New Zealand shares were led higher by Metlifecare after the retirement village operator said it had attracted a sub-par offer from a credible buyer.
The S&P/NZX 50 Index rose 83.25 points, or 0.8 per cent, to 10,975.49. Within the index, 27 stocks rose, 16 fell and seven were unchanged. Turnover was $189.1 million.
Metlifecare jumped 12.8 per cent to $5.73, a 12 month-high, with 576,000 shares traded. That was more than twice its 90-day average of 248,000, and comes a day after an investor bought 3.6 million shares at $5.05 apiece. Metlifecare's board suspended a $30m share buyback programme while it engaged with the would-be buyer.
Michael McCarthy, chief market strategist at CMC Markets, said the weaker New Zealand dollar was making assets cheaper for cashed-up overseas buyers, and that the non-binding nature of the unnamed suitor had the hallmark of private equity.
"From an international point of view, some of these businesses are looking very cheap," he said.
McCarthy said boards need to weigh up highly conditional bids very carefully, because if they don't go ahead, they can be a big drag on a share price. However, "from the market reaction today, there seems to be a consensus view this one's going ahead."
Other retirement village and aged care operators were also boosted. Summerset Group Holdings rose 3.5 per cent to $7.43, Oceania Healthcare was up 2.8 per cent at $1.11 on a volume of 1.4 million shares, Arvida Group increased 1.9 per cent to $1.61, and Ryman Healthcare increased 1.4 per cent to $14.34.
Other healthcare stocks appeared to similarly enjoy the halo effect, with Fisher & Paykel Healthcare up 1.4 per cent at $20.78 on a volume of 1.1 million shares, more than twice its average of 440,000. Ebos Group recovered some of yesterday's decline, up 0.6 per cent to $22.95. Its cornerstone shareholder, the Zuellig Group, sold down its stake in a block trade yesterday.
A2 Milk rose for a second day, having upgraded its outlook at yesterday's annual meeting. The stock rose 3.9 per cent to $14.67 on a volume of 1.6 million shares, more than twice its 768,000 average. Synlait Milk, which supplies A2, rose 2.5 per cent to $9.48.
Investore Property fell 7.3 per cent to $1.77 after it resumed trading following yesterday's $65m placement at $1.75 a share. It also shed rights to a 1.9 cent dividend.
Westpac Banking Corp fell 2.6 per cent to $27.41. The Australian bank was accused of breaching laws to prevent money laundering and terrorism financing by Australian authorities today. Australia & New Zealand Banking Group was also down, falling 0.7 per cent to $26.63.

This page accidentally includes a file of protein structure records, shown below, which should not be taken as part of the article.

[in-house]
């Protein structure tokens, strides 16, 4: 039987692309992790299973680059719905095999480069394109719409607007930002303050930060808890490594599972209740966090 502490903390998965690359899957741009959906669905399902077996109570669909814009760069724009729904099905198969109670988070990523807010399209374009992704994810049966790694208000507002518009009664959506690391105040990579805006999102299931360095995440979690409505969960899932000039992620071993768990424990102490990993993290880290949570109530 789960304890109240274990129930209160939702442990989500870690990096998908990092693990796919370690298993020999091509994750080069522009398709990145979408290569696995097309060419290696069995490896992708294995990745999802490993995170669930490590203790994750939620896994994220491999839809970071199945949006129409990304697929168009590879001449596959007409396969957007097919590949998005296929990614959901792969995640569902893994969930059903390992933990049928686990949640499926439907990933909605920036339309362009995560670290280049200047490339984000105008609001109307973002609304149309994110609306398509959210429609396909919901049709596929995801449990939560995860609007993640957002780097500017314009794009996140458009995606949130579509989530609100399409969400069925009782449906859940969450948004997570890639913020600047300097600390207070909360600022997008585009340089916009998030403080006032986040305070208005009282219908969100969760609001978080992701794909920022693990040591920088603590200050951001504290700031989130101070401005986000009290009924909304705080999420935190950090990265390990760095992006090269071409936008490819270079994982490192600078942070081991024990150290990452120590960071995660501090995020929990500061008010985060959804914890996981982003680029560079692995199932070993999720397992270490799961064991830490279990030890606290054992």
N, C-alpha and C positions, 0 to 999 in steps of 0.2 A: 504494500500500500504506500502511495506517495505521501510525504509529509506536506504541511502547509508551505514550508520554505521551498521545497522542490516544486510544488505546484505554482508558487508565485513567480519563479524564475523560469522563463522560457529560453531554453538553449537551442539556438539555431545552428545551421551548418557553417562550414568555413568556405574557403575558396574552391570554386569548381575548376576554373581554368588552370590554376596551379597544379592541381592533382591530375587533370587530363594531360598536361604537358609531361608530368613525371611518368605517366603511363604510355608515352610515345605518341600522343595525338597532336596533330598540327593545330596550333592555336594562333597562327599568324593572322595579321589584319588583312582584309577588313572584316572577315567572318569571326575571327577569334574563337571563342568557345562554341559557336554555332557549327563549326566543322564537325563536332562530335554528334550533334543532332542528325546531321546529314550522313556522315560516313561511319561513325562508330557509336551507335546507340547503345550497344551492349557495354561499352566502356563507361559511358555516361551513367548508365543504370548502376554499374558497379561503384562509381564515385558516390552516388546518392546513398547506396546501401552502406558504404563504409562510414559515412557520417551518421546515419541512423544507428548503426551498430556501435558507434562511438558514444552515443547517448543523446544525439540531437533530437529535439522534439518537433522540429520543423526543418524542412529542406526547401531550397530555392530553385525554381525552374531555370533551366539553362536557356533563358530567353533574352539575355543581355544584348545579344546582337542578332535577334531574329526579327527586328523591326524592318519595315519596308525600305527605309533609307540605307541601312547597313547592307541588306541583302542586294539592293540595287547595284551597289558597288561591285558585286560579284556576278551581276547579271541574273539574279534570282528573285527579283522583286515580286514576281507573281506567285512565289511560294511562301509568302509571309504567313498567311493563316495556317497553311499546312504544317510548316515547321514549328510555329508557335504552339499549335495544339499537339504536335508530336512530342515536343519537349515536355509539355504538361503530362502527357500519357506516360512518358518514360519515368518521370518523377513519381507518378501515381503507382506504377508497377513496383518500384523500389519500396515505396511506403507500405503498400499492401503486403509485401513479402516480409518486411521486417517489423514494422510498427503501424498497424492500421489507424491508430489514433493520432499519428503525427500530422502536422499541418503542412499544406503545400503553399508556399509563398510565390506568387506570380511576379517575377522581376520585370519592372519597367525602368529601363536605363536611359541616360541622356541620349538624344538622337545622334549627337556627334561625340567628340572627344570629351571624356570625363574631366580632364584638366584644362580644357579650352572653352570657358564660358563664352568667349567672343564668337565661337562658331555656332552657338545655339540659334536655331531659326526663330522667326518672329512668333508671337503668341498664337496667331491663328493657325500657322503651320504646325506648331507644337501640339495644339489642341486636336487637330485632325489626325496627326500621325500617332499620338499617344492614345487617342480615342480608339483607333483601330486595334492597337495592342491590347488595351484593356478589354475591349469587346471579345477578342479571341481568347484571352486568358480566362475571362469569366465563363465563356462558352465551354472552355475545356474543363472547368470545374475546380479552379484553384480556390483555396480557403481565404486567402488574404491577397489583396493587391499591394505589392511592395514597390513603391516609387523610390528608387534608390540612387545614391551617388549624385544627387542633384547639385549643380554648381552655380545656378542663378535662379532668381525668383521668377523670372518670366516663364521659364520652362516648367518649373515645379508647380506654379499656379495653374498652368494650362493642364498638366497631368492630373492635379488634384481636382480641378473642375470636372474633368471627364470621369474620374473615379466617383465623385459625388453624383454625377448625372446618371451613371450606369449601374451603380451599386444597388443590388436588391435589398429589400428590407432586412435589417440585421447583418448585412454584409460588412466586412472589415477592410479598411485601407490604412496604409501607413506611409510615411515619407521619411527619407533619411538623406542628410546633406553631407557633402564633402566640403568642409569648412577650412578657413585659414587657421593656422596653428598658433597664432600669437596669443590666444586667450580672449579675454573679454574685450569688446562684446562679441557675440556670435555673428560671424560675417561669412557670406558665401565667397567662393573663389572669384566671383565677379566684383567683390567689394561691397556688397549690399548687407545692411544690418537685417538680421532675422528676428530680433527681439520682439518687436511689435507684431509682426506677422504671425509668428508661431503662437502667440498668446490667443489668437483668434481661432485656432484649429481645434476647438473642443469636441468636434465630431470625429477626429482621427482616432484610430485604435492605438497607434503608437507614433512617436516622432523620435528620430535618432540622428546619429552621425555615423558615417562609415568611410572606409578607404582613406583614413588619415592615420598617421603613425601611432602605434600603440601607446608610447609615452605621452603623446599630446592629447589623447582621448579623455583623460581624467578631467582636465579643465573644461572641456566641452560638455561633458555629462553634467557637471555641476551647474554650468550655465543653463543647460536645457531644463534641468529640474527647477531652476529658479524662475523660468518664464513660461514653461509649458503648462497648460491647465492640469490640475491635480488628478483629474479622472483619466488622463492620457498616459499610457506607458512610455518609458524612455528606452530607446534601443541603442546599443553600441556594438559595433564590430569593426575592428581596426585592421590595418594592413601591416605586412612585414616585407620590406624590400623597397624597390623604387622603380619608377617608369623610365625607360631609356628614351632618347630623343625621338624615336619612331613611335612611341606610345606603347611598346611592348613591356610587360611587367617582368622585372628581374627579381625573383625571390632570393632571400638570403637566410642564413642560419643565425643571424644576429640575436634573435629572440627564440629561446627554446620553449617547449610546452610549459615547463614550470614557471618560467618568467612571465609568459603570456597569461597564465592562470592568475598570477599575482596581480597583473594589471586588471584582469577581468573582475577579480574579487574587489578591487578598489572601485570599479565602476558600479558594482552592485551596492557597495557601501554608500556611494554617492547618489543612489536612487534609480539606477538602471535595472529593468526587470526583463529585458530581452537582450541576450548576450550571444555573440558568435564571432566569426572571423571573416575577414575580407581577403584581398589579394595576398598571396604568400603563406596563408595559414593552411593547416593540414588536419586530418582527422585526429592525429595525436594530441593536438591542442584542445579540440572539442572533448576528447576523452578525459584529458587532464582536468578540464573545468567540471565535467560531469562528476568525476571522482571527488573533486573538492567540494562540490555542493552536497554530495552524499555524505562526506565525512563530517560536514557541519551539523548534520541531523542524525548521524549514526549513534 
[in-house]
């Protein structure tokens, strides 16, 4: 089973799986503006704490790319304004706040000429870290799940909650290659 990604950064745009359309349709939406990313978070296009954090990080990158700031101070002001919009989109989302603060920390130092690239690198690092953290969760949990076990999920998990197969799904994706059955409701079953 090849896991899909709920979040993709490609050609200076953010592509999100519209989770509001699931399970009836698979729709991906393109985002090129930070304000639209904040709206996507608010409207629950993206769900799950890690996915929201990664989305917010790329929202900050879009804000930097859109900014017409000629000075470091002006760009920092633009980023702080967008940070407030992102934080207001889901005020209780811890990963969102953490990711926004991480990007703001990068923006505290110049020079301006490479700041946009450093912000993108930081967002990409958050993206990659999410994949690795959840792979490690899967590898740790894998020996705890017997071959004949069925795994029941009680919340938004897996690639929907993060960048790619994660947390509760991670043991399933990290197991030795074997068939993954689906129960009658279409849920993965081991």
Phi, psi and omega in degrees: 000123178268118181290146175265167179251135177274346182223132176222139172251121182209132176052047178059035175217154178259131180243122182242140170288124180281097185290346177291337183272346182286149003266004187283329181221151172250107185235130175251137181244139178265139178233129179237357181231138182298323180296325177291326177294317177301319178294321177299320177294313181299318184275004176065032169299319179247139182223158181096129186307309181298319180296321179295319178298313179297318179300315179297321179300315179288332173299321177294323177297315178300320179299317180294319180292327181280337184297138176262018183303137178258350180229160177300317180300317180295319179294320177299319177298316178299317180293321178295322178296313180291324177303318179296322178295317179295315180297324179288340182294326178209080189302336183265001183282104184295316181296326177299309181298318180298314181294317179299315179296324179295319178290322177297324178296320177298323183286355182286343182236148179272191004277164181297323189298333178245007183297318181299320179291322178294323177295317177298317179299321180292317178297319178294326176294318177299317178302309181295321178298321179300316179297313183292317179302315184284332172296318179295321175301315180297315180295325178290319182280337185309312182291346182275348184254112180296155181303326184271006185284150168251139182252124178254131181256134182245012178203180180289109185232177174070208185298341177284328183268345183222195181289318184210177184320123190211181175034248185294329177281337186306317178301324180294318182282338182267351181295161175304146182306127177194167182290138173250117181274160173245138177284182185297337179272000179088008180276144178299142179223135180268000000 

Power companies were largely weaker, with Meridian Energy down 2.3 per cent at $4.35 on a volume of 3.2 million shares, Contact Energy fell 1.8 per cent to $6.68 on a volume of 1.8 million, Trustpower fell 1.3 per cent to $7.64 and Genesis Energy declined 1.1 per cent to $3.16.
Spark New Zealand was the most traded stock on a volume of 5.8 million shares. It rose 0.5 per cent to $4.47. Of other stocks trading on volumes of more than a million shares, Mercury NZ rose 1.1 per cent to $4.77, Kiwi Property Group was up 0.3 per cent at $1.55, Pushpay Holdings decreased 0.9 per cent to $3.50, and Auckland International Airport rose 0.8 per cent to $9.05.
Chorus extended its gain following yesterday's favourable draft decision by the Commerce Commission on how it would create a regulated pricing regime for fibre operators. It rose 1.8 per cent to $5.65 on a volume of 1 million shares. Standard & Poor's today said the threshold for downgrading Chorus's credit rating was higher, citing the favourable regulatory framework.
Precinct Properties New Zealand rose 1.2 per cent to $1.765 after saying at the annual meeting that it is eyeing new developments. Argosy Property was up 1.1 per cent at $1.395 after reporting increased first-half profit due largely to property valuation gains.
Outside the benchmark index, Serko fell 0.9 per cent to $4.54 after saying its rate of burning cash would accelerate in the second half as it pursues rapid growth in North America.
Tower rose 3.6 per cent to 72.5 cents after returning to profit and signalling dividend payments will resume in the 2020 financial year.